My theme for the A to Z Blogging Challenge this year is a mishmash of books, movies, writers and TV shows that have in one way or another taught me something about writing and helped me be a better writer. Some inspired my own stories and a few taught me what not to do. Each post is a one minute lesson on writing. Hop over to the IWSG blog for some April inspiration.
Anthony Ryan has written a high fantasy trilogy that starts with the novel Blood Song. The cover grabbed my interest and when I opened the book it started with a ten page italicized epilogue written in first person by a narrator who is to witness and write about the death of the man who is the actual protagonist. This narrator hates the hero and can't wait to see him killed in a combat to the death. The reader realizes right away that what is happening is actually the end of the novel. The first chapter
then starts as the protagonist tells his story to this scribe who hates him. A few more observations of the narrator are inserted in the book but the rest of it is the life story of the man supposedly going to his death. In the second book, Tower Lord, the scribe has moved from observer to being part of the drama and action. What first seems a simple story of a boy raised in a harsh, disciplined sect expands as the boy's world expands into a complex fantasy world with complicated politics and surprise twists. Ryan also wrote his books with only a year in between and the third and last novel is coming out in July.
Lesson: The narrator of a story doesn't have to be friendly to the hero. That very hostility can throw emphasis on the better qualities of the protagonist. In war, the lines between good guys and bad guys can be blurred. Who is the good guy? You can make your hero as likable as you want as long as you give him enough human flaws. Secondary characters should be complex enough to surprise the reader when they show heroism or betrayal. Starting a book at the end can intrigue the reader to find out how the characters arrived there. Fantasy readers will love you if you don't make them wait too long for the next book in a series.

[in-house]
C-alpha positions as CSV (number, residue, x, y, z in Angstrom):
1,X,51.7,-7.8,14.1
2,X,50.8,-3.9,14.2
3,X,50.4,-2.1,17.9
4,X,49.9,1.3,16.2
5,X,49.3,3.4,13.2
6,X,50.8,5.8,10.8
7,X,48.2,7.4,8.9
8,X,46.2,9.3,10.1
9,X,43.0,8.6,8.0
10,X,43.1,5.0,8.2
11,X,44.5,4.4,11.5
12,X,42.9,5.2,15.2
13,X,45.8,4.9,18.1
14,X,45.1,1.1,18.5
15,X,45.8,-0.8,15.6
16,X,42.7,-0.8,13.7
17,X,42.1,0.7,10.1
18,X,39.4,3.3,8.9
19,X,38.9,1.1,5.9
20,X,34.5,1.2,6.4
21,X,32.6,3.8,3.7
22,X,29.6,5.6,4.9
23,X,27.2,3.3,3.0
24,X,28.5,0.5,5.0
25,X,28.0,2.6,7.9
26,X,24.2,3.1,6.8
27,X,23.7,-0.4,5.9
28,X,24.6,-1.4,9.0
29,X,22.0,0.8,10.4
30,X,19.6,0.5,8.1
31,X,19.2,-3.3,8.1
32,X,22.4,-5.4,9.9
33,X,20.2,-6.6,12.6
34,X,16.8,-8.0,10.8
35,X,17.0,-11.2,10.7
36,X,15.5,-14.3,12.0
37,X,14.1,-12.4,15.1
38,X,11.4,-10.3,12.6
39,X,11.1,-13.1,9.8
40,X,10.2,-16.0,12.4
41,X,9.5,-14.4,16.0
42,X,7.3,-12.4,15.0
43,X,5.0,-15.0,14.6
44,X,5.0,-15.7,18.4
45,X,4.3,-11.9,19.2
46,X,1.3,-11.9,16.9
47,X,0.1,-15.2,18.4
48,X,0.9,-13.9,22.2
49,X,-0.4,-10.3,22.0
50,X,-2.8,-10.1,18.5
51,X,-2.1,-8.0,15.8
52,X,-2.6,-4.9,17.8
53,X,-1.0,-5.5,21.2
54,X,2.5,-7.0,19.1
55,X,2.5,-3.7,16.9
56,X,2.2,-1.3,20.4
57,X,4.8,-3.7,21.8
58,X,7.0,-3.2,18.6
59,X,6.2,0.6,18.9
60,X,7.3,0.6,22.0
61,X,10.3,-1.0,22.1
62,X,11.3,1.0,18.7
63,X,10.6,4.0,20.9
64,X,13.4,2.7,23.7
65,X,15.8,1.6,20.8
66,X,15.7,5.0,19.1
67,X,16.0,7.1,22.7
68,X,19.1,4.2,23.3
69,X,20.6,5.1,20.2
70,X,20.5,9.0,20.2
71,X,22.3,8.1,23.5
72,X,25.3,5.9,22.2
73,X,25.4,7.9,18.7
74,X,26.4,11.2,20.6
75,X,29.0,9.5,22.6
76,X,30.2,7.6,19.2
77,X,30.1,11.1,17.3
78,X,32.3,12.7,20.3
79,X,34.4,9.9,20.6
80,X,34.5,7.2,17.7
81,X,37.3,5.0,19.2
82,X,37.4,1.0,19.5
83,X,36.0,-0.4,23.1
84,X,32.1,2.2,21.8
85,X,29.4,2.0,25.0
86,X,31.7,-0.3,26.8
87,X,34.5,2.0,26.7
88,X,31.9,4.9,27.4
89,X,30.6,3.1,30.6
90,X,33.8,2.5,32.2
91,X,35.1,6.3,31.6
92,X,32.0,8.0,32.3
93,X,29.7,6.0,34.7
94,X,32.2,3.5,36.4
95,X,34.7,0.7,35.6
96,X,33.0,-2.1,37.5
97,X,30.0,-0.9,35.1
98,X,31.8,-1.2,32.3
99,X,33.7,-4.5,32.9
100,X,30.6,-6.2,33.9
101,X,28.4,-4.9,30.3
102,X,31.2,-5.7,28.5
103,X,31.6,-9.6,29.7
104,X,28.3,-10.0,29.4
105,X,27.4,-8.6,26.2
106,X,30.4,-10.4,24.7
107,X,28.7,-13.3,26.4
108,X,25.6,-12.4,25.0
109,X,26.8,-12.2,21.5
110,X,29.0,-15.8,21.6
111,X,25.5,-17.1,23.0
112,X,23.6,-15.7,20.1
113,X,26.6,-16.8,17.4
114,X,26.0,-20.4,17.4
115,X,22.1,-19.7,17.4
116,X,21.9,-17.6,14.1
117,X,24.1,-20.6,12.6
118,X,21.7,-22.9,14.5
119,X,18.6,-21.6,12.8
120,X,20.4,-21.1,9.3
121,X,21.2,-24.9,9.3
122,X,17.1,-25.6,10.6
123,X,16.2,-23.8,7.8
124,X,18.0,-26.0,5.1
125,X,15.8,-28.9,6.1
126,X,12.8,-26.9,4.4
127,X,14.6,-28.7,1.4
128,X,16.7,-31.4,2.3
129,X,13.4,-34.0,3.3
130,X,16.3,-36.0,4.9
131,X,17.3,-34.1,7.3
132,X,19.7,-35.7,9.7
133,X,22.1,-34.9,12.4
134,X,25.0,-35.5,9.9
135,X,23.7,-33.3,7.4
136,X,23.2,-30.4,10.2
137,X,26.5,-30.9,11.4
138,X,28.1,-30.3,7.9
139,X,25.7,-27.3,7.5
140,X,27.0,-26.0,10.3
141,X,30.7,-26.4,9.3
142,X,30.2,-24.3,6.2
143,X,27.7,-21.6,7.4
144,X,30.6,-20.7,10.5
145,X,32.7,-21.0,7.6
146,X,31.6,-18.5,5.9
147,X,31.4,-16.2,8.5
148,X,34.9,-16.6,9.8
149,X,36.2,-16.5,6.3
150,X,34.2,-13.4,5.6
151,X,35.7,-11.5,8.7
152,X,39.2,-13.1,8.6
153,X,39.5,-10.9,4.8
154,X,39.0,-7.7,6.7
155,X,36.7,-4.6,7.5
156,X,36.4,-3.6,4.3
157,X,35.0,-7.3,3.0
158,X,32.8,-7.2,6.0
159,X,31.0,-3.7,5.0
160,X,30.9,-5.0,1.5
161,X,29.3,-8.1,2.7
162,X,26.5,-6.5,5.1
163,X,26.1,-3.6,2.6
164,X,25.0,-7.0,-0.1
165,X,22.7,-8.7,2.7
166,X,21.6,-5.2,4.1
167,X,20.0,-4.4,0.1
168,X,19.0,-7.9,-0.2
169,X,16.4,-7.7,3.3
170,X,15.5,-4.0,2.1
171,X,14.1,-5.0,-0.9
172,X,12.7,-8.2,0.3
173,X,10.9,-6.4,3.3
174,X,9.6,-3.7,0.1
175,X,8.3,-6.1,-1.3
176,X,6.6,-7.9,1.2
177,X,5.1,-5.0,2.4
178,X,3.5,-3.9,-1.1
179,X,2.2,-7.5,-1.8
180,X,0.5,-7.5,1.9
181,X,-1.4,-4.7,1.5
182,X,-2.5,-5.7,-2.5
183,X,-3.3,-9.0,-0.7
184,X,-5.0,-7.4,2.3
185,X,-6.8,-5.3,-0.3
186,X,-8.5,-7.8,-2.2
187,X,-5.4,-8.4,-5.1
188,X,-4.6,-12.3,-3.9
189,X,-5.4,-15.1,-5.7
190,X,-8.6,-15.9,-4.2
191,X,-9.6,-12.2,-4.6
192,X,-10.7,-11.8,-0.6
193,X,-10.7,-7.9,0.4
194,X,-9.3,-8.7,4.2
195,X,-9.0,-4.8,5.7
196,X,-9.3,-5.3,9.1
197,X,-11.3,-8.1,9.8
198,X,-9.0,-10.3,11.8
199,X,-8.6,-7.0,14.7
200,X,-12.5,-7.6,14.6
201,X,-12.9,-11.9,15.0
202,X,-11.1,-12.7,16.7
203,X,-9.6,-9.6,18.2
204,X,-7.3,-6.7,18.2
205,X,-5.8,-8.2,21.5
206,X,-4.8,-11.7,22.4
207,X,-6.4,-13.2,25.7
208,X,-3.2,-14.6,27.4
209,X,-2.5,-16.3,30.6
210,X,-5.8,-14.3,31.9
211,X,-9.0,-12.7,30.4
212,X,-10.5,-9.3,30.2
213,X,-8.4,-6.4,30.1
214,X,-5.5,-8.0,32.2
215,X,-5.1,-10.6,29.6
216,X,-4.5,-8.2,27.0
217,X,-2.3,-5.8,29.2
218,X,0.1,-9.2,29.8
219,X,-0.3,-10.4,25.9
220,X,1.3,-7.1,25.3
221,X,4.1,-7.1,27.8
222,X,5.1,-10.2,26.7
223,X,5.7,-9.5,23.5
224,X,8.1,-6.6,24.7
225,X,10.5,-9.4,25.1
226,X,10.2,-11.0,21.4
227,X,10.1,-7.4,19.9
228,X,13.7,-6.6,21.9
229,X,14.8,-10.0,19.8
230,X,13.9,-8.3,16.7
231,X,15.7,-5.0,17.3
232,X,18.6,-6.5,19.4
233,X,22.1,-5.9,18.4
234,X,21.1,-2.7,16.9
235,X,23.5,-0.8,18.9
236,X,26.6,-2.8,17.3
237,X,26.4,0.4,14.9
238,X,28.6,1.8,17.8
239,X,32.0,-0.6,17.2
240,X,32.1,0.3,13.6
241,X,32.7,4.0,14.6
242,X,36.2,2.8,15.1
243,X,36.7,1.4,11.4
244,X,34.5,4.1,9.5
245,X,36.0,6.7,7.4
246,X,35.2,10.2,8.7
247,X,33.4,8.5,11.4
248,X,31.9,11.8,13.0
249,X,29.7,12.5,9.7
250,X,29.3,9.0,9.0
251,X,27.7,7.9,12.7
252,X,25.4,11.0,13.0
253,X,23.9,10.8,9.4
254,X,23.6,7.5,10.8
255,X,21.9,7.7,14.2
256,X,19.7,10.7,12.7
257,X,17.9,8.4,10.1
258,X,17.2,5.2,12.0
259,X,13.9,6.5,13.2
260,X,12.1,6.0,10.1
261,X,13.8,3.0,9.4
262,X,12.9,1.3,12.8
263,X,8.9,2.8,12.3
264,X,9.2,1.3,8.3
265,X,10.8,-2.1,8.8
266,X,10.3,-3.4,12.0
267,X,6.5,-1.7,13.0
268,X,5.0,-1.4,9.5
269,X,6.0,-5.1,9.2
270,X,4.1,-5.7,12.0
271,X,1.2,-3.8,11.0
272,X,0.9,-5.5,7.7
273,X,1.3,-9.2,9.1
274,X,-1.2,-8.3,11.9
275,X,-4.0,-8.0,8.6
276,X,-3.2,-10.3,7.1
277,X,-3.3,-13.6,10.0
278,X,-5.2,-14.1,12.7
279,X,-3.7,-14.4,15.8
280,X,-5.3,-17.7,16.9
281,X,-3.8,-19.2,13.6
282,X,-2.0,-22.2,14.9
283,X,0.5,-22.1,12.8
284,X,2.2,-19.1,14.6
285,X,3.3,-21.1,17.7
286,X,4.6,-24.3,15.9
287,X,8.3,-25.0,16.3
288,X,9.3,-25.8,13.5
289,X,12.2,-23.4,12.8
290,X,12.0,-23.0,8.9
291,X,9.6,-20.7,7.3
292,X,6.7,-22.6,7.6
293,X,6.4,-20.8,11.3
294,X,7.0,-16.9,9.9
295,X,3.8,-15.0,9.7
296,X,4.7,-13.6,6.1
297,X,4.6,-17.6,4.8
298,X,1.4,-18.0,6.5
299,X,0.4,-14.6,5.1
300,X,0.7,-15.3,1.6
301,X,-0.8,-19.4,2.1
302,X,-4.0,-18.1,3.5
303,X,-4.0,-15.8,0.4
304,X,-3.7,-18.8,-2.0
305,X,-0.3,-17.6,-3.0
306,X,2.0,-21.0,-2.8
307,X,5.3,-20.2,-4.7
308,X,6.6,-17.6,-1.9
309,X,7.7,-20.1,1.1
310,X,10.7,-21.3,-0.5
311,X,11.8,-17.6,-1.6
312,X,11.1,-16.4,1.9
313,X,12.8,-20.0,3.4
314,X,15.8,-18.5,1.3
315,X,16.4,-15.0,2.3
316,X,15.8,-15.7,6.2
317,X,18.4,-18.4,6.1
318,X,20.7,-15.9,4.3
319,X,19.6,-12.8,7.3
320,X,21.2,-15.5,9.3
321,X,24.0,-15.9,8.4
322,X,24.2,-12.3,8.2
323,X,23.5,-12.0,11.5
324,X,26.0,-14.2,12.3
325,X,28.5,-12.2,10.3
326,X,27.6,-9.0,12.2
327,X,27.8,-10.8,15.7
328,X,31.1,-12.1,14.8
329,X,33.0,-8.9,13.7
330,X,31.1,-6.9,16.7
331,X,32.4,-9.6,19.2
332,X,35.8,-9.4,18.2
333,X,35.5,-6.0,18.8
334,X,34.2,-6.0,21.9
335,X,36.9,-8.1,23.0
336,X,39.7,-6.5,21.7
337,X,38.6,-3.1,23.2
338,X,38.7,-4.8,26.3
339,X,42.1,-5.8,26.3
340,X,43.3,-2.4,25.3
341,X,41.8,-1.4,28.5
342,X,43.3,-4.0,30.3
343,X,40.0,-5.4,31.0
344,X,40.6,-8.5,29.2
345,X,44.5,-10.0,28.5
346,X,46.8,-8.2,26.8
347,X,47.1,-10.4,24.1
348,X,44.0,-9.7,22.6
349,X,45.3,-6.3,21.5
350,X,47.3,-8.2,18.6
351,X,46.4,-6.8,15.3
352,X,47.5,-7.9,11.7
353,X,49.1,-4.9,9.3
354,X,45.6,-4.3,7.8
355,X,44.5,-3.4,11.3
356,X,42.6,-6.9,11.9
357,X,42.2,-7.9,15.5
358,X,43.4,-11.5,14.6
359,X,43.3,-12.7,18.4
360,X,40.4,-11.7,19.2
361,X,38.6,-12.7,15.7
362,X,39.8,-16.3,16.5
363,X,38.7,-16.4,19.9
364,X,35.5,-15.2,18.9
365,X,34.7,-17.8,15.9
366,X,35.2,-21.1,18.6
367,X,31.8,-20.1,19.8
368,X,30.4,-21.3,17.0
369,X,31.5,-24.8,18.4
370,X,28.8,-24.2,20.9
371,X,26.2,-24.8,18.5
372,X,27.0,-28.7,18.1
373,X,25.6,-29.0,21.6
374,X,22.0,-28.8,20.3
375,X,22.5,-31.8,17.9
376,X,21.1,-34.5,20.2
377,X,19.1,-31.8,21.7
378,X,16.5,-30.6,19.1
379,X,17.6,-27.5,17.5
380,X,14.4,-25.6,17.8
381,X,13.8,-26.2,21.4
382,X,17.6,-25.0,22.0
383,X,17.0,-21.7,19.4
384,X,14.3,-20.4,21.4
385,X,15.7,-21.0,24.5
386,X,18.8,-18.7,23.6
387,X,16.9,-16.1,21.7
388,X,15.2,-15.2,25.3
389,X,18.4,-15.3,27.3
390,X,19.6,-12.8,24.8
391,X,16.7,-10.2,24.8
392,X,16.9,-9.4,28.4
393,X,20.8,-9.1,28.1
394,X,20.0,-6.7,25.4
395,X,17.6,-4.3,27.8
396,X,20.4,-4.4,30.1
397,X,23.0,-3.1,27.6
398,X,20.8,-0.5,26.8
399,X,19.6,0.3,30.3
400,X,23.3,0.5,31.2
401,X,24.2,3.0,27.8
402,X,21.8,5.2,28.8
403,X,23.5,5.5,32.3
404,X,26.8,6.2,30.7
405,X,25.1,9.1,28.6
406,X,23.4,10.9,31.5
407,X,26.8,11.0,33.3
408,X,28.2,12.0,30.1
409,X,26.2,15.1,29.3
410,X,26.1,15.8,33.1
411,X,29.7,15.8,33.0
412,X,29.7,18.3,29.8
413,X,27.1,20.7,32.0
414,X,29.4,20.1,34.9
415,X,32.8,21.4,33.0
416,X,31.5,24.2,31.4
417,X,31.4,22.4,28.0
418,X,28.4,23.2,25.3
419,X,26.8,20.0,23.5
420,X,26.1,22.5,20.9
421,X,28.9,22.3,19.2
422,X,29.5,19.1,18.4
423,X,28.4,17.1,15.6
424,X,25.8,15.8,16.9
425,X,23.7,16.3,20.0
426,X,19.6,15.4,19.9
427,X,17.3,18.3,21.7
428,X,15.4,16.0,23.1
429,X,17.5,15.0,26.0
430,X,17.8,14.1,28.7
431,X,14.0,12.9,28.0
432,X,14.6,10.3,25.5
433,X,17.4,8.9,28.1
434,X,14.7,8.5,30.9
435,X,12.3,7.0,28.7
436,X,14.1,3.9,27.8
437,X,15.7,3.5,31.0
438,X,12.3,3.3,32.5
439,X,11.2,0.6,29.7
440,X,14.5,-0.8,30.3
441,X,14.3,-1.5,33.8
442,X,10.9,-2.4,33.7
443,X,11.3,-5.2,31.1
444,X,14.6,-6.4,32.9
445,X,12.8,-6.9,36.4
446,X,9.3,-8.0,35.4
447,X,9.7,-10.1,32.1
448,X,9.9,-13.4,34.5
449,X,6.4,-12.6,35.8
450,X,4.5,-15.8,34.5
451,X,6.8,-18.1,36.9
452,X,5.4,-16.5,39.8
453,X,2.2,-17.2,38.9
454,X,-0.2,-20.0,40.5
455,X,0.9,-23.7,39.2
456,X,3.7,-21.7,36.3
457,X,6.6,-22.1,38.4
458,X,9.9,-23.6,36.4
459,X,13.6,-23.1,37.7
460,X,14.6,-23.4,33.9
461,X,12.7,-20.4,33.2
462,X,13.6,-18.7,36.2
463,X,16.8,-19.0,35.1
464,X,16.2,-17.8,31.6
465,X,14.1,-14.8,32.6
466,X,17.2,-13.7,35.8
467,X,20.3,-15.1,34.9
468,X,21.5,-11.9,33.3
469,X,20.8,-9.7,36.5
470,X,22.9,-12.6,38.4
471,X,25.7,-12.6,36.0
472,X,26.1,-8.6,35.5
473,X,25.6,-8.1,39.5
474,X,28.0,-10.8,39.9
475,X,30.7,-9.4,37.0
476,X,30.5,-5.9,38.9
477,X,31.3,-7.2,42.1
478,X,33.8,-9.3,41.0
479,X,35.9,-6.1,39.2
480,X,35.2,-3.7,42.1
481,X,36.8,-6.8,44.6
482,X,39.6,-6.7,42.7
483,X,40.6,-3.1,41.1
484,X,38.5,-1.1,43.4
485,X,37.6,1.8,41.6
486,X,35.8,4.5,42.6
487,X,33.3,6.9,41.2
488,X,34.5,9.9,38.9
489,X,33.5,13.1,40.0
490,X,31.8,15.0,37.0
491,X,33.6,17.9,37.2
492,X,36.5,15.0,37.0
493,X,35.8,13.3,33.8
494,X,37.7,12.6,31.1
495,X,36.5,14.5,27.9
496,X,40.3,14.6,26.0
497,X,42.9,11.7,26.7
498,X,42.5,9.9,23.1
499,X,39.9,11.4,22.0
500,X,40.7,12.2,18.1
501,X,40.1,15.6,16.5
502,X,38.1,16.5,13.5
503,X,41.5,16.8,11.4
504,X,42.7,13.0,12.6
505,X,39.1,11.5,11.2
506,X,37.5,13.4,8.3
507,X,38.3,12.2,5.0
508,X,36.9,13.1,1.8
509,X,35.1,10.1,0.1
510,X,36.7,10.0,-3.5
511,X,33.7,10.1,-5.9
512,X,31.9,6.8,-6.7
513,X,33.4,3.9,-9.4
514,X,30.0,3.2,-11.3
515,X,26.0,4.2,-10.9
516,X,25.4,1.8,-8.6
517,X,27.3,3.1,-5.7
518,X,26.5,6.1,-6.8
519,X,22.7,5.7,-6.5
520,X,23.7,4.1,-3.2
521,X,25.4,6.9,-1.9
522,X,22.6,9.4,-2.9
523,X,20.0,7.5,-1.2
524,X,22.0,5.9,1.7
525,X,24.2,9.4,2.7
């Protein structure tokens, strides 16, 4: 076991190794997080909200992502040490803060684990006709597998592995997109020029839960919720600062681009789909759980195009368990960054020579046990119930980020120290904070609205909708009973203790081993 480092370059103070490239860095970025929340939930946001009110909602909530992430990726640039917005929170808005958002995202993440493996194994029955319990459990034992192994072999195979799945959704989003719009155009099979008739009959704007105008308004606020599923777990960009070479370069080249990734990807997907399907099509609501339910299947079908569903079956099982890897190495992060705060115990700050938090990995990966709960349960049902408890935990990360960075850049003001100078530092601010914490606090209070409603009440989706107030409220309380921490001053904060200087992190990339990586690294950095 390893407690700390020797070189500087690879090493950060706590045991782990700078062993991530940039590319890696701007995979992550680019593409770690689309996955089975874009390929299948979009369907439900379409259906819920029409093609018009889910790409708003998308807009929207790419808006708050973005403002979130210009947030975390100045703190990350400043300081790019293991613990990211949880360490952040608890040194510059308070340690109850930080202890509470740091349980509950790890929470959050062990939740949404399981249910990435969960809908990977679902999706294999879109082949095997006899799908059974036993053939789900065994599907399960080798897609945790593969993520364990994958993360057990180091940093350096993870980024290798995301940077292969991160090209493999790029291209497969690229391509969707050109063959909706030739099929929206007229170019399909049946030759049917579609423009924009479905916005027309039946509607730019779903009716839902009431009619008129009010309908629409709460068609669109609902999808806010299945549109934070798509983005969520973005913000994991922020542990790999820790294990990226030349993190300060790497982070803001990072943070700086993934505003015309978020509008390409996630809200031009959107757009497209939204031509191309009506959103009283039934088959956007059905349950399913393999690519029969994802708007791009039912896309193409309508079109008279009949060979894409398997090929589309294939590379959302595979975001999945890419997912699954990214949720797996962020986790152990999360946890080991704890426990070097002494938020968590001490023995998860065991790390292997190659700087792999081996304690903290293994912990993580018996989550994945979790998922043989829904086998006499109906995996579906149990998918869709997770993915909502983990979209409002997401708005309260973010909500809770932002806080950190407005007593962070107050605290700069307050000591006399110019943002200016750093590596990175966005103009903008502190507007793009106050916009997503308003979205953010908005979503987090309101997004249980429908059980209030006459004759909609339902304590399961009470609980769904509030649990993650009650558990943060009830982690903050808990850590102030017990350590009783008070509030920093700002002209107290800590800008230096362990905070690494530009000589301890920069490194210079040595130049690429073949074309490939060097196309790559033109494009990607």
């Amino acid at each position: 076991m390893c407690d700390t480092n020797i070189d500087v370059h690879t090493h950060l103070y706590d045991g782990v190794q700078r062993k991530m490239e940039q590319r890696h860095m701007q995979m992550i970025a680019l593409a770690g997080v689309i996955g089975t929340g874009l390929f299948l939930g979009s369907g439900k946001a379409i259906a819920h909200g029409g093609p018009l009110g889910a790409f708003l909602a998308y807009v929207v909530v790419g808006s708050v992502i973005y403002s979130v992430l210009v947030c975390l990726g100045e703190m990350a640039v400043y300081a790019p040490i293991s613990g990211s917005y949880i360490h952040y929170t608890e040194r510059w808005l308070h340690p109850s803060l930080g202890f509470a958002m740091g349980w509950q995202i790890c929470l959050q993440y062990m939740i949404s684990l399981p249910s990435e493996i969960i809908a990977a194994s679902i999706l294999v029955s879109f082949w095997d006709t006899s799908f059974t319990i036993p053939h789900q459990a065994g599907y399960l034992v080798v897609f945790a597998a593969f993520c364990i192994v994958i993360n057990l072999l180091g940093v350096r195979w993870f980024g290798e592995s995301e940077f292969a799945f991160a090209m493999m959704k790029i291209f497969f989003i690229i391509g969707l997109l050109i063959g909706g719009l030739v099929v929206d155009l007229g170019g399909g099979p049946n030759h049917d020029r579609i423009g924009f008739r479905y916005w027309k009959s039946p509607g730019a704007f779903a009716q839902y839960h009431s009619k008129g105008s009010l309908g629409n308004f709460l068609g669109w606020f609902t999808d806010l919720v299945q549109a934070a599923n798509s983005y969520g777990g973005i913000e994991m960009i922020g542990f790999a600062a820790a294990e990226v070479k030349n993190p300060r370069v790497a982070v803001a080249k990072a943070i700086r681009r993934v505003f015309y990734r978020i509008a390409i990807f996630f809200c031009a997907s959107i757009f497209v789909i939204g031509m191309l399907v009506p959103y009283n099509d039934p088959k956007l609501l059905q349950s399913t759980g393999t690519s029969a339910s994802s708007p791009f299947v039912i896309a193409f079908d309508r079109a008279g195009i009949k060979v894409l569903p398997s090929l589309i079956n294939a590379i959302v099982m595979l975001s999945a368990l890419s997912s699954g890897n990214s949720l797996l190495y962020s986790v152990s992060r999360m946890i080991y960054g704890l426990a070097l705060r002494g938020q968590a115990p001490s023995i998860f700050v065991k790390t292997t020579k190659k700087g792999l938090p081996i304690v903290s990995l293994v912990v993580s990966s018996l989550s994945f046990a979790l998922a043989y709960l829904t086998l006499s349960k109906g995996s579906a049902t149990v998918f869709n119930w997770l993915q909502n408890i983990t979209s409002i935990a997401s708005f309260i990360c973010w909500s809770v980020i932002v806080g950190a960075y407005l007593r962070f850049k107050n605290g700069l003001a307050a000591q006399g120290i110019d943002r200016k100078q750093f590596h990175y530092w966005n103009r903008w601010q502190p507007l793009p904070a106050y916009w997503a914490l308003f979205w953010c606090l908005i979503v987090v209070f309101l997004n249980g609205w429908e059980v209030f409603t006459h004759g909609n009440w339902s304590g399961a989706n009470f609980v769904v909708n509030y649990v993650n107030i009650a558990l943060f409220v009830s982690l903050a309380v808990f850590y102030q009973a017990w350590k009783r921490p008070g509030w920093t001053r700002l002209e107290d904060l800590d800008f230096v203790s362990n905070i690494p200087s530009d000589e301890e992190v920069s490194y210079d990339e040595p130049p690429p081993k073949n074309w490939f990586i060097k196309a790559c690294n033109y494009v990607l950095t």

"Cruelty is in all of us,” he said. “But they made it a virtue." Vaelin Al Sorna, Tower Lord
"Men who love themselves hate those who would dim their glory." From Blood Song
“A fool is any man who doesn’t think he’s a fool." From Blood Song
Have you ever read a book where you didn't know who the good guys were or where there weren't any? Have you read a book that starts with the ending? Have you read a book where part of it is written in first person and part in third person?